Treatment toxicity was scored using the Common Terminology Criteria for Adverse Events (version 3.0) of the National Cancer Institute.20 All patients tolerated radiation treatment without any treatment break. One patient required hospitalization during radiation for gastrostomy tube placement for mucositis.
Ocular and Visual Outcome
During radiation therapy, none of the patients experienced an acute grade 3 ocular or visual toxic effect (symptomatic conjunctivitis, keratitis, tearing, epiphora, photophobia, or visual change that interferes with the activities of daily living). There were also no acute grade 4 or 5 toxic effects (blindness, disability, or death). Thirteen percent of patients (3) experienced grade 2 (symptomatic, but not interfering with activities of daily living) as the highest toxic effect during radiation treatment. Tearing was the most frequent grade 2 toxic effect.
None of the patients underwent orbital exenteration after radiation. None of the patients developed any grade 5 ocular or visual complication. One patient developed chronic grade 4 retinopathy. Three patients developed chronic grade 3 toxic effects requiring surgical intervention: dacryocystorhinostomy in 1, reconstruction for ectropion in 1, and lens replacement for cataract in 1. Fifty-two percent of patients (12) developed a chronic grade 2 toxic effect requiring conservative treatment only, at a median time of 8 months (range, 0-88 months): epiphora in 4, dry eye in 6, ectropion in 1, cataract in 1, retinopathy in 1, and nasolacrimal duct obstruction in 3 patients.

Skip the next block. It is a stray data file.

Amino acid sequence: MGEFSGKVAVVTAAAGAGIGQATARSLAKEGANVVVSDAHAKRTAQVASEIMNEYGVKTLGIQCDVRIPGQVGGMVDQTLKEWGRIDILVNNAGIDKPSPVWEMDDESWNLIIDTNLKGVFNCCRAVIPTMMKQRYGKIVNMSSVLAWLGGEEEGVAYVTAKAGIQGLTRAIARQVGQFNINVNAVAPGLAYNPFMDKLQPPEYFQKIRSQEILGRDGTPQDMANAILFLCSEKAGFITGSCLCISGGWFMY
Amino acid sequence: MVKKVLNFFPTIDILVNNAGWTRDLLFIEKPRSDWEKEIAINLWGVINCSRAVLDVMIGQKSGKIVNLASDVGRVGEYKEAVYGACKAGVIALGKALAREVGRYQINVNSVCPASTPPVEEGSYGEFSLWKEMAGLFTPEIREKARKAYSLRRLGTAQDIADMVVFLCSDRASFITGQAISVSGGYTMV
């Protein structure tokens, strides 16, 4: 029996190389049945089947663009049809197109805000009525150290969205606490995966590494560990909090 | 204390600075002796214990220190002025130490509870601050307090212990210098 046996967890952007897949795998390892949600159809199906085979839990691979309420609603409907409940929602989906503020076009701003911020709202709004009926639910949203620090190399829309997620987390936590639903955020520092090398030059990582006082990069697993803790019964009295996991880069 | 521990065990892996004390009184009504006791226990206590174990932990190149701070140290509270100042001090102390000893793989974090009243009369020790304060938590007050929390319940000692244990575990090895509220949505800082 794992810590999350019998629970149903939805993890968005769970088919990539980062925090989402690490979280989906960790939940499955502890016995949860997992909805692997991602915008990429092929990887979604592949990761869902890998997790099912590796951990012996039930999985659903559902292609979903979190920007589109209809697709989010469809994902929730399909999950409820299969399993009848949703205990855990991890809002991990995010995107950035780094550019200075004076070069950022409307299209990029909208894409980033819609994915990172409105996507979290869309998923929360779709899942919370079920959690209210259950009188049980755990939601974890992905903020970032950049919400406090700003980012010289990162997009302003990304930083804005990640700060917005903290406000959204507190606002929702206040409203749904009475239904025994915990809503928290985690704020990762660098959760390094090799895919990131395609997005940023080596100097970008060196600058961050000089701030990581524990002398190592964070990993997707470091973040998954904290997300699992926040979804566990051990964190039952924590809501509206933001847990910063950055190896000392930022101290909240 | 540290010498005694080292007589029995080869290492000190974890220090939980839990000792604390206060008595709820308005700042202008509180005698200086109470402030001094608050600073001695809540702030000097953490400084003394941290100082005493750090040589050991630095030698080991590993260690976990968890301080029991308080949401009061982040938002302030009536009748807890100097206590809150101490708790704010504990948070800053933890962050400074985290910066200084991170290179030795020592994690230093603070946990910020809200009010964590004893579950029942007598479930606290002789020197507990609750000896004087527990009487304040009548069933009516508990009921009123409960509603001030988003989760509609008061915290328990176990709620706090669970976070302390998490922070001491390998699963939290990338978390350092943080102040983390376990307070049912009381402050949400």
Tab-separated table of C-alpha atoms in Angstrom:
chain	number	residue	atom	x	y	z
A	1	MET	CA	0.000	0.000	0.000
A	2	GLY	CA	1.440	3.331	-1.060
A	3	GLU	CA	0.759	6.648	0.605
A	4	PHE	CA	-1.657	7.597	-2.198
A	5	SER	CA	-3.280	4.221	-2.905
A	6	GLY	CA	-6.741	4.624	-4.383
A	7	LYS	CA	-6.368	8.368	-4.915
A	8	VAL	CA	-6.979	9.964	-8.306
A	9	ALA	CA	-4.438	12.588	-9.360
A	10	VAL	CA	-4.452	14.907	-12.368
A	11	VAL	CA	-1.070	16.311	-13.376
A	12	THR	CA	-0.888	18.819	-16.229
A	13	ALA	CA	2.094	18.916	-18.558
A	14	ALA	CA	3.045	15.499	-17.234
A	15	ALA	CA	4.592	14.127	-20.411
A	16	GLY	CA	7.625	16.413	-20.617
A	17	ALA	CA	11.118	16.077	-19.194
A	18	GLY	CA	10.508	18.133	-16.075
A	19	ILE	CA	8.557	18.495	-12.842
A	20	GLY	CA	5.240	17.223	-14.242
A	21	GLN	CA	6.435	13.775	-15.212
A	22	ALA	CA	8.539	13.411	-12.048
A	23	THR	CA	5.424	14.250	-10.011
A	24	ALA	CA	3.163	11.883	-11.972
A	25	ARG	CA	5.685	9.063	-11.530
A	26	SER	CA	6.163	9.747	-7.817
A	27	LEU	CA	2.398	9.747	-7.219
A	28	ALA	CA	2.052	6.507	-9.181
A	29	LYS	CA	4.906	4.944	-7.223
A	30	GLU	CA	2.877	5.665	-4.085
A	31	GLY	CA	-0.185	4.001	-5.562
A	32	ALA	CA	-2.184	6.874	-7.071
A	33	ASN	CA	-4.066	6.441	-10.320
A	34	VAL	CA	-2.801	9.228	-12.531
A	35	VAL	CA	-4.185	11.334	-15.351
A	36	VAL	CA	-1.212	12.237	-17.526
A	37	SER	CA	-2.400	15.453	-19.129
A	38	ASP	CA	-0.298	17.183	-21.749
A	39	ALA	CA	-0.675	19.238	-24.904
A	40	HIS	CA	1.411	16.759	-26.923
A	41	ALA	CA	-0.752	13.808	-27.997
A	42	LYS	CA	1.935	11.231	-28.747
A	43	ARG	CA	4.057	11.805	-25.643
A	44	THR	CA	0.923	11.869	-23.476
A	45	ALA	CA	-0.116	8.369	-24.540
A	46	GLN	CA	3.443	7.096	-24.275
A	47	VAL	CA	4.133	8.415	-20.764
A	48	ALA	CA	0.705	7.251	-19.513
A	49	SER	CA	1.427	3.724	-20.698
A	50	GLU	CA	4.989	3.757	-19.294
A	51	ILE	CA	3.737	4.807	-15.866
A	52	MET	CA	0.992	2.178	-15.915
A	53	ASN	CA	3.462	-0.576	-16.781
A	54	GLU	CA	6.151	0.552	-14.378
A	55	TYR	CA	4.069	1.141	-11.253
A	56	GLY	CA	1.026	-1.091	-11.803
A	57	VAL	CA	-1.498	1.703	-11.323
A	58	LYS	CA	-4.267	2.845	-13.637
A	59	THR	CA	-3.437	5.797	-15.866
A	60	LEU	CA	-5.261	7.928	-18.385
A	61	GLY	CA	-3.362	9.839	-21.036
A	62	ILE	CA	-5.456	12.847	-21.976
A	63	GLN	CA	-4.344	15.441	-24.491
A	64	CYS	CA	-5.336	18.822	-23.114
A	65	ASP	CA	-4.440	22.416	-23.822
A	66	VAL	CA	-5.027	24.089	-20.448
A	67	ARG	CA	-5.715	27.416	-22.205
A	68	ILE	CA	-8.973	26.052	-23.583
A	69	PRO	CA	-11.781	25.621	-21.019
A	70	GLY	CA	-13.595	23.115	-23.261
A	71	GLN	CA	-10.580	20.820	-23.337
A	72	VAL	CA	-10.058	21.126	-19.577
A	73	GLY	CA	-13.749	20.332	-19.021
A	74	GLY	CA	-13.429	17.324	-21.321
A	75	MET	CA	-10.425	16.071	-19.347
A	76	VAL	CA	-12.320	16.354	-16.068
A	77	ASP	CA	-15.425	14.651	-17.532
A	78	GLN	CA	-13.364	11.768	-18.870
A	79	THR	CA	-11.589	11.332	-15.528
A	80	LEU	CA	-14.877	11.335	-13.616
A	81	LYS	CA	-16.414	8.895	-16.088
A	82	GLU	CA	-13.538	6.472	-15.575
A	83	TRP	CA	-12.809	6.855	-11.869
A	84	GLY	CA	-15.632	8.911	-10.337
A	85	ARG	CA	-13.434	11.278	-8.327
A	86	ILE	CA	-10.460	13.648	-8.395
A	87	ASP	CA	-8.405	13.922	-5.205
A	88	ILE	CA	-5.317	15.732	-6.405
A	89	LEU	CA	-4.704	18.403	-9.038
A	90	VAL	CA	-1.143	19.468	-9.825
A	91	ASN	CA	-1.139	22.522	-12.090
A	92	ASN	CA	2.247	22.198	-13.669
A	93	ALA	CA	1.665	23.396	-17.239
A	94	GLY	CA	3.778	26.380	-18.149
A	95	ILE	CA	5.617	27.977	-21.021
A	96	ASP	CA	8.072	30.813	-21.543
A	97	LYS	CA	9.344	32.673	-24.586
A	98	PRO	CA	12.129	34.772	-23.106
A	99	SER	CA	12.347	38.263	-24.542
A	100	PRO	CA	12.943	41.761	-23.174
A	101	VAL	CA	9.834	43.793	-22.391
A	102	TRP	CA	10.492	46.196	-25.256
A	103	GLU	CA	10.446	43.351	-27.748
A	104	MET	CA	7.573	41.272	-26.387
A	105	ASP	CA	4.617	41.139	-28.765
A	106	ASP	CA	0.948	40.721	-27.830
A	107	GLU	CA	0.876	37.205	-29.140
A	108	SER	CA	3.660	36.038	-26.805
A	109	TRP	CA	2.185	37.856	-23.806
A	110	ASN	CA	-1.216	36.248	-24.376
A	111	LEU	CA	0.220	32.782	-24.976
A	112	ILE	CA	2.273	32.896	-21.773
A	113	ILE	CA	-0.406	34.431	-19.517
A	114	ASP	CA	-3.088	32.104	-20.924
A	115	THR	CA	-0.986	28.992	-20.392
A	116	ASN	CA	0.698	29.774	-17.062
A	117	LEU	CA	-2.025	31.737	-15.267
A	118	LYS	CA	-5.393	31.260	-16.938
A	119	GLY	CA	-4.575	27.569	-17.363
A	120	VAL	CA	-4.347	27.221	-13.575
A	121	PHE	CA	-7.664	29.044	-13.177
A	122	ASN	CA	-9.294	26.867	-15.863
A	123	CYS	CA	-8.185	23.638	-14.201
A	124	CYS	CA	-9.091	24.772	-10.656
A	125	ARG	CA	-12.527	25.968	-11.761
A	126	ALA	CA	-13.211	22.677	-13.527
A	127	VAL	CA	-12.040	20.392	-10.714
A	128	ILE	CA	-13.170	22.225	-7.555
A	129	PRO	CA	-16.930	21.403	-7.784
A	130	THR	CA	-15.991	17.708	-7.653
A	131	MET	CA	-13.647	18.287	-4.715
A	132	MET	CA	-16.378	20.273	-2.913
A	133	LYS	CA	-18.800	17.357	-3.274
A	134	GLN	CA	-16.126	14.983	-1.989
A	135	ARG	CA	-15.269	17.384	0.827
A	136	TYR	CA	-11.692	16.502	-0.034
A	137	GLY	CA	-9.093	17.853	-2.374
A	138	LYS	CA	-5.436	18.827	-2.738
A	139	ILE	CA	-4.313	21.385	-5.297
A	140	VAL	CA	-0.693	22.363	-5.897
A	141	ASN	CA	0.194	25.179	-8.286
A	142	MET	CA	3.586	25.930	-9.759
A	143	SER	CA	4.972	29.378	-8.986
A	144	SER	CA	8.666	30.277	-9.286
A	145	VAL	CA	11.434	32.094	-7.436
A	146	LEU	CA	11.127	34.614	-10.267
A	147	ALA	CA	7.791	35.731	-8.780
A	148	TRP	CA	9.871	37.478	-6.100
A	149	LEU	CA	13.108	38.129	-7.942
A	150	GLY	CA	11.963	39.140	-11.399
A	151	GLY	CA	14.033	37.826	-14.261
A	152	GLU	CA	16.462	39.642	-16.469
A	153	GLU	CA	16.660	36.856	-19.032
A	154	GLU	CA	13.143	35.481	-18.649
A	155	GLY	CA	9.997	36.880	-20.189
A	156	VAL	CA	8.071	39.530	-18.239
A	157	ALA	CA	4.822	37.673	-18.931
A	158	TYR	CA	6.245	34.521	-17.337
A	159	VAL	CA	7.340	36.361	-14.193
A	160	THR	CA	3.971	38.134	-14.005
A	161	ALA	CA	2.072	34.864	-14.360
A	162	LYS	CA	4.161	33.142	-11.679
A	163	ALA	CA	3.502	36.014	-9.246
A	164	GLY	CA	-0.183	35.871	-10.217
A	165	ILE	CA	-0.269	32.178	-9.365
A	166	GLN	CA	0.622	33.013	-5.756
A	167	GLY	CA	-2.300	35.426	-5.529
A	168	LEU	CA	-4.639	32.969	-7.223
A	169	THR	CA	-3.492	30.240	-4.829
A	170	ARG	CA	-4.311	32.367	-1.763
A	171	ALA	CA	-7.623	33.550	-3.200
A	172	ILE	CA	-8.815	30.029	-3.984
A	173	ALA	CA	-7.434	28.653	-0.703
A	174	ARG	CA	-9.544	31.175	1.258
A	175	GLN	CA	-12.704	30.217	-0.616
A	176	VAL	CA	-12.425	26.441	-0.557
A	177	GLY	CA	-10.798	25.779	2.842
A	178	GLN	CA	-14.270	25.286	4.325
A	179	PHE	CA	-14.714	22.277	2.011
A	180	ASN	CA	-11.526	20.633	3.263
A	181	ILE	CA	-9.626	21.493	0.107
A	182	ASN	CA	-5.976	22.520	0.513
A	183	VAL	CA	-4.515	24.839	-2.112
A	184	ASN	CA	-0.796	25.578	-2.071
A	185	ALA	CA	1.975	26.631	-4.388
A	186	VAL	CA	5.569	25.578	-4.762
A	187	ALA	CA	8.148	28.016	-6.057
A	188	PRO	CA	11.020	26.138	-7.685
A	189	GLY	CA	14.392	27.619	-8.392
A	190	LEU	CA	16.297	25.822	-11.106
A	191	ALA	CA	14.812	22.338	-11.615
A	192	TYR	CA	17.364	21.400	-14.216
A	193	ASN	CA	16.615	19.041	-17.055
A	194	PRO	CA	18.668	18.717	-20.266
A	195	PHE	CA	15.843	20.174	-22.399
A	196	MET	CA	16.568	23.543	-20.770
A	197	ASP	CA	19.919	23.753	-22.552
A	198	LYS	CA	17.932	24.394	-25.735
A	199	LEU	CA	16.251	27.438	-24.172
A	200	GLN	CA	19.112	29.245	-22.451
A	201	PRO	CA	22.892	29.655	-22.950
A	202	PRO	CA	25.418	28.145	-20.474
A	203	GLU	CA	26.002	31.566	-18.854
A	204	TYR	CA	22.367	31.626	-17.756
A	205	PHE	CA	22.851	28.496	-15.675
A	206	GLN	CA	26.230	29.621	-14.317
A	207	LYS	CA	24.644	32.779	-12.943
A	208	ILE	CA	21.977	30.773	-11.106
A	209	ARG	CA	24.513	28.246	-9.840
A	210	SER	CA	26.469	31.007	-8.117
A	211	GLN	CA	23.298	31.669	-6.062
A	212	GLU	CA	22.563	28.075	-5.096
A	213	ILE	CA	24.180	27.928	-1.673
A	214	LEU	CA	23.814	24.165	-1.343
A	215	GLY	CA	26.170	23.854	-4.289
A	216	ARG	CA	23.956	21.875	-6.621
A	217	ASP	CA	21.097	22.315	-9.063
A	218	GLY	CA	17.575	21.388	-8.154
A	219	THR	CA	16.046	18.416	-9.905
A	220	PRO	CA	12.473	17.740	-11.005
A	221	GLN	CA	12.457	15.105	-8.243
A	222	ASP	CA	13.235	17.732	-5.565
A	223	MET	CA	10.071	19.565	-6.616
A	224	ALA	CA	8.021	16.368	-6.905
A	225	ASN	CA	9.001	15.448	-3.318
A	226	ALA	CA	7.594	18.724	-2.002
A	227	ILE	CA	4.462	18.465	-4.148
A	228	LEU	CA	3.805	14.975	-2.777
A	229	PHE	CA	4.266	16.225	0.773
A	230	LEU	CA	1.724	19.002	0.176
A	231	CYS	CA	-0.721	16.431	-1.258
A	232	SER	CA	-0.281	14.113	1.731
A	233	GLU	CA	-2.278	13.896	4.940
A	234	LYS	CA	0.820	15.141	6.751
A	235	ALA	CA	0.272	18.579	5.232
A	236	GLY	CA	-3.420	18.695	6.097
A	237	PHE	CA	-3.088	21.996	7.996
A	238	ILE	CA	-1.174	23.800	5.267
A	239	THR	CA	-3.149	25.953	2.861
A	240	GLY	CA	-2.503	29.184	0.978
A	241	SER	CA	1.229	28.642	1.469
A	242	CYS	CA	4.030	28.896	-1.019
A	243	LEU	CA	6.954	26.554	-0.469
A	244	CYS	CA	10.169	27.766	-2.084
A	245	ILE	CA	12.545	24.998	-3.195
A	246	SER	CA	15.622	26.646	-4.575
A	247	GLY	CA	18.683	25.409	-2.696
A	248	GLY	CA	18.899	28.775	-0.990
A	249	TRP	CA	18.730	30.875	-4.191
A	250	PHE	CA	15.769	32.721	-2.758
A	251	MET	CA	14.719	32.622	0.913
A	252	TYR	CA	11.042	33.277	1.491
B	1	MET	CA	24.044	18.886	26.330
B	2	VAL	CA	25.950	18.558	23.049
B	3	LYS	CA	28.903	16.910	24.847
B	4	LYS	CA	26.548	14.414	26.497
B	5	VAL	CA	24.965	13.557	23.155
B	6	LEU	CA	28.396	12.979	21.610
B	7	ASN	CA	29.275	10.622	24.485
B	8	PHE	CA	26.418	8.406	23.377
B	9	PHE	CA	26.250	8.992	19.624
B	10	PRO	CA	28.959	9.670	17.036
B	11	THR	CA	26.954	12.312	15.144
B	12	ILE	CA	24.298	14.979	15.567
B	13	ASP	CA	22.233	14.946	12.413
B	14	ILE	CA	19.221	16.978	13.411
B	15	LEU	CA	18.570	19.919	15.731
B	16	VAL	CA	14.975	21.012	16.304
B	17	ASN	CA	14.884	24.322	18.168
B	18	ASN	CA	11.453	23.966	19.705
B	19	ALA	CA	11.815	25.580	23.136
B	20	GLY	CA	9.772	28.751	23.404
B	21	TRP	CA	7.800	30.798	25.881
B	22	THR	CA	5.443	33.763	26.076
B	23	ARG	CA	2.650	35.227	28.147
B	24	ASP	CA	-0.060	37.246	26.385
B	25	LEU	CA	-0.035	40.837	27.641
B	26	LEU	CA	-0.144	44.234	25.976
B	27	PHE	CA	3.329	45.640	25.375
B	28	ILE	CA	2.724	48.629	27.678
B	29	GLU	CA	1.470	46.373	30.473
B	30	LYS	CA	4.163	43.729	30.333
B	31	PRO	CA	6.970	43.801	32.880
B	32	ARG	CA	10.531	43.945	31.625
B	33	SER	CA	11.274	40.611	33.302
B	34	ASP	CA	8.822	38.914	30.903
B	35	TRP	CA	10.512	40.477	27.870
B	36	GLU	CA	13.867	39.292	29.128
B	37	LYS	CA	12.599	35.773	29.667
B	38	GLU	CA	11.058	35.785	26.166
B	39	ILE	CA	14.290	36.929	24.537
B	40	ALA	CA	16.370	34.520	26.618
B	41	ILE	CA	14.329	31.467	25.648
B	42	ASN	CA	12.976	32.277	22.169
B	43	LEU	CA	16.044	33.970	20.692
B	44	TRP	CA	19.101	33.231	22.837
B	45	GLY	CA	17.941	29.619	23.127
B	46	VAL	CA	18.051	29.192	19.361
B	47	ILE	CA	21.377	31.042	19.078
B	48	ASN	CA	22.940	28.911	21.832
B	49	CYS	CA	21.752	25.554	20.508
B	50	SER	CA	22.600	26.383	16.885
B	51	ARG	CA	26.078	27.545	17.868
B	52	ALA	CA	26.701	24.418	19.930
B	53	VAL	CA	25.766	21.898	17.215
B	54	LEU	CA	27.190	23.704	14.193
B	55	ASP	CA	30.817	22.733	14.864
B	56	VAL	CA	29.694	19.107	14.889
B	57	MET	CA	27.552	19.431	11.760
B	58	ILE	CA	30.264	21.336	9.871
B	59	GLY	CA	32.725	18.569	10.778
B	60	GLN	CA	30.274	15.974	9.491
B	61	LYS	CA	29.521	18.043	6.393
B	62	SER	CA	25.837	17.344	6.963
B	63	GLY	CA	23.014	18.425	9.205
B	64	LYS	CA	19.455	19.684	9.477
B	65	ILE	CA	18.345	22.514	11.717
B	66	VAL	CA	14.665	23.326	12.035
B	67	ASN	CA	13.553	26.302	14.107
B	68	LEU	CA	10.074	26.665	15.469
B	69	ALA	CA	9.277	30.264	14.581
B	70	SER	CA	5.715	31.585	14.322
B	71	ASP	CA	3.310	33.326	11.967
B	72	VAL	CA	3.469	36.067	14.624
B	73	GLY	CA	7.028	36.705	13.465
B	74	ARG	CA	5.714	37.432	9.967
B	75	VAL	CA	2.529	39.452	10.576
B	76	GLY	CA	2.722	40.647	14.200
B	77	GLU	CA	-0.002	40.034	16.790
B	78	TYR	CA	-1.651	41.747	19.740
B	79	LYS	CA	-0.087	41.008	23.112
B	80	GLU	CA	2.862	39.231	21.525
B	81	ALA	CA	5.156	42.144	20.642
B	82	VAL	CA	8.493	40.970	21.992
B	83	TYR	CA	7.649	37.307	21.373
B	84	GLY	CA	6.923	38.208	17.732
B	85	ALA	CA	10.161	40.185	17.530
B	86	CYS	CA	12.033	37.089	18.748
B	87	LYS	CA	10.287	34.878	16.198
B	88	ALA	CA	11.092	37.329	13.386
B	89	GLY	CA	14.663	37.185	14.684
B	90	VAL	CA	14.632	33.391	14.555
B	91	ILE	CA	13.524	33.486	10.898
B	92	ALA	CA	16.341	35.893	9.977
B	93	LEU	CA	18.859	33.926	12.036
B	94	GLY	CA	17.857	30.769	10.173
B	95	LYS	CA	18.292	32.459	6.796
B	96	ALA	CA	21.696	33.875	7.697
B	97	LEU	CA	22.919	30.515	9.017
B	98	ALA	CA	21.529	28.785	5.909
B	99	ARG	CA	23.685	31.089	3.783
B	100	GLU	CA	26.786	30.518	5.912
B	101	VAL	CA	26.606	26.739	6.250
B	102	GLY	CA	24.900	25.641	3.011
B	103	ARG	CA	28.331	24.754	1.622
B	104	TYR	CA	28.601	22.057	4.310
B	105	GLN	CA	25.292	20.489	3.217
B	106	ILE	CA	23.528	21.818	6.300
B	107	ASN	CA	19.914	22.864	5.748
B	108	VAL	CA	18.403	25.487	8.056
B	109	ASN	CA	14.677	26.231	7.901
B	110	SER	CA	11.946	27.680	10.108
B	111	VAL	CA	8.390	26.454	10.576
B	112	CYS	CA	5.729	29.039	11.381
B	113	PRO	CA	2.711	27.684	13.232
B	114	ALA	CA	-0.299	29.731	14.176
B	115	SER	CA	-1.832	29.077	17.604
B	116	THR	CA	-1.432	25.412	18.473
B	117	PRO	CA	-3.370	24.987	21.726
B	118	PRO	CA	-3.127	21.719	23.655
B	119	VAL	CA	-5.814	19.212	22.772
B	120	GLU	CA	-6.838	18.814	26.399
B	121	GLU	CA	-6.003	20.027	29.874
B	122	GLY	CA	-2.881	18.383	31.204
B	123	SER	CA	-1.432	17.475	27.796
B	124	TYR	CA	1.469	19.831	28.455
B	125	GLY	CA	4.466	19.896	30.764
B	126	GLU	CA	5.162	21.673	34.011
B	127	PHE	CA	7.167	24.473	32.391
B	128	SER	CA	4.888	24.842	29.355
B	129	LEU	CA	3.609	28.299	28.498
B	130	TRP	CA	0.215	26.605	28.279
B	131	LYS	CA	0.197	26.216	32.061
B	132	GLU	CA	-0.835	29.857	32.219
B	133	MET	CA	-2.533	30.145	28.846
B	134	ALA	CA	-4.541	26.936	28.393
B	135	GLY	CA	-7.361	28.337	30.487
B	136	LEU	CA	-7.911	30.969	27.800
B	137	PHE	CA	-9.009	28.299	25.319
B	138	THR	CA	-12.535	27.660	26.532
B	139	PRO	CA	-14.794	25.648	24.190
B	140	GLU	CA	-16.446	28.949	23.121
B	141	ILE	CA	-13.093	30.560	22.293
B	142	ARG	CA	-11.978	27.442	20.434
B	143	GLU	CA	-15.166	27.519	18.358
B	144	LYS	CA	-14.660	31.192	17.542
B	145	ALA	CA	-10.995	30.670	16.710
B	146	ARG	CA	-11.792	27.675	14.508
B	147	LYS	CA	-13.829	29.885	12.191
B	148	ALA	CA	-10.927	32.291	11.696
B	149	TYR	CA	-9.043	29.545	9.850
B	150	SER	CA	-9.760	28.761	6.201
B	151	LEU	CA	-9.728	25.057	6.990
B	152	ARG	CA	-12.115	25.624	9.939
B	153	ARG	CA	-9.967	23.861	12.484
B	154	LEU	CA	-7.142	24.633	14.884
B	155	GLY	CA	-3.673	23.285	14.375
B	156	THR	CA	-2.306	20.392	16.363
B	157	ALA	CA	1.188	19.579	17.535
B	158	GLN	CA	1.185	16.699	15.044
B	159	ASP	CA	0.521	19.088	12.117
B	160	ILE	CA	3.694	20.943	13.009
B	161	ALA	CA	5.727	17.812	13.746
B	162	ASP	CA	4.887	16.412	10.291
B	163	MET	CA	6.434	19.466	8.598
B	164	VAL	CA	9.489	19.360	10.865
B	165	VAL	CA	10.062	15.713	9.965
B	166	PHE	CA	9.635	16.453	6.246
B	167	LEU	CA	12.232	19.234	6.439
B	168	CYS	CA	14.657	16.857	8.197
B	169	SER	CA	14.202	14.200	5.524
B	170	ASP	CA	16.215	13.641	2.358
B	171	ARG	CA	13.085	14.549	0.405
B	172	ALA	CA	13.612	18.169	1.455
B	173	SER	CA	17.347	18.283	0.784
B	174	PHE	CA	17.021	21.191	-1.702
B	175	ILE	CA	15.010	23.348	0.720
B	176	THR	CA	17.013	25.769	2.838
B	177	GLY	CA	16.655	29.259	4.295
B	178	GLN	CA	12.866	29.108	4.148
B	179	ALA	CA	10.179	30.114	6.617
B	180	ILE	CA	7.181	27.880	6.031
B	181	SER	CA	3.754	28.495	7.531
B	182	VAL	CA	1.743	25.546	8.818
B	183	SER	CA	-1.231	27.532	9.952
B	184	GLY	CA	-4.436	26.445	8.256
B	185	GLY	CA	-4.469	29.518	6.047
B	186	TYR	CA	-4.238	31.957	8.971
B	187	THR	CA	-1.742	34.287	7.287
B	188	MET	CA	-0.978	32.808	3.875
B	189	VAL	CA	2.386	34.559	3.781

Neurologic and Endocrine Outcome
Radiographic brain change was defined as any enhancement seen in delayed hyperintensity on T1-weighted magnetic resonance imaging at any follow-up. Radiographic brain change was observed in 12 patients at a median time of 15 months (range, 5-85 months) after radiation. Of these 12 patients, 2 had grade 2 (asymptomatic, radiographic findings only) and 10 had grade 3 (symptomatic, not interfering with activities of daily living; medical intervention needed) toxic effects. The types of grade 3 toxic effects were seizures in 7 and decreased short-term memory in 3 patients. All seizures were controlled with medication. Two patients required permanent antiseizure medication.
Five patients with radiographic brain changes were treated with short-term dosages of corticosteroids: 3 had a complete resolution,1 had partial resolution, and 1 had stable radiographic findings. One patient developed grade 5 toxic effects from radiation-induced injury of the temporal lobe at 61 months after radiation treatment. One patient with tumor involvement of the sphenoid sinus, cavernous sinus, carotid canals, Meckel's cave, optic chiasm, nasopharynx, and clivus developed grade 5 toxic effects at 9 months after radiation treatment from infectious meningitis associated with repeated cerebrospinal fluid leaks. The cerebrospinal fluid leak resulted from a fistula that was formed between the pontine cistern and nasal cavity through the clivus and sphenoid sinus. Multiple graft procedures were attempted without success.
Six patients developed grade 2 nonsymptomatic hypothyroid (not interfering with activities of daily living, thyroid replacement needed) at a median time of 14 months (range, 0-57 months). There was no other pituitary or hypothalamic dysfunction.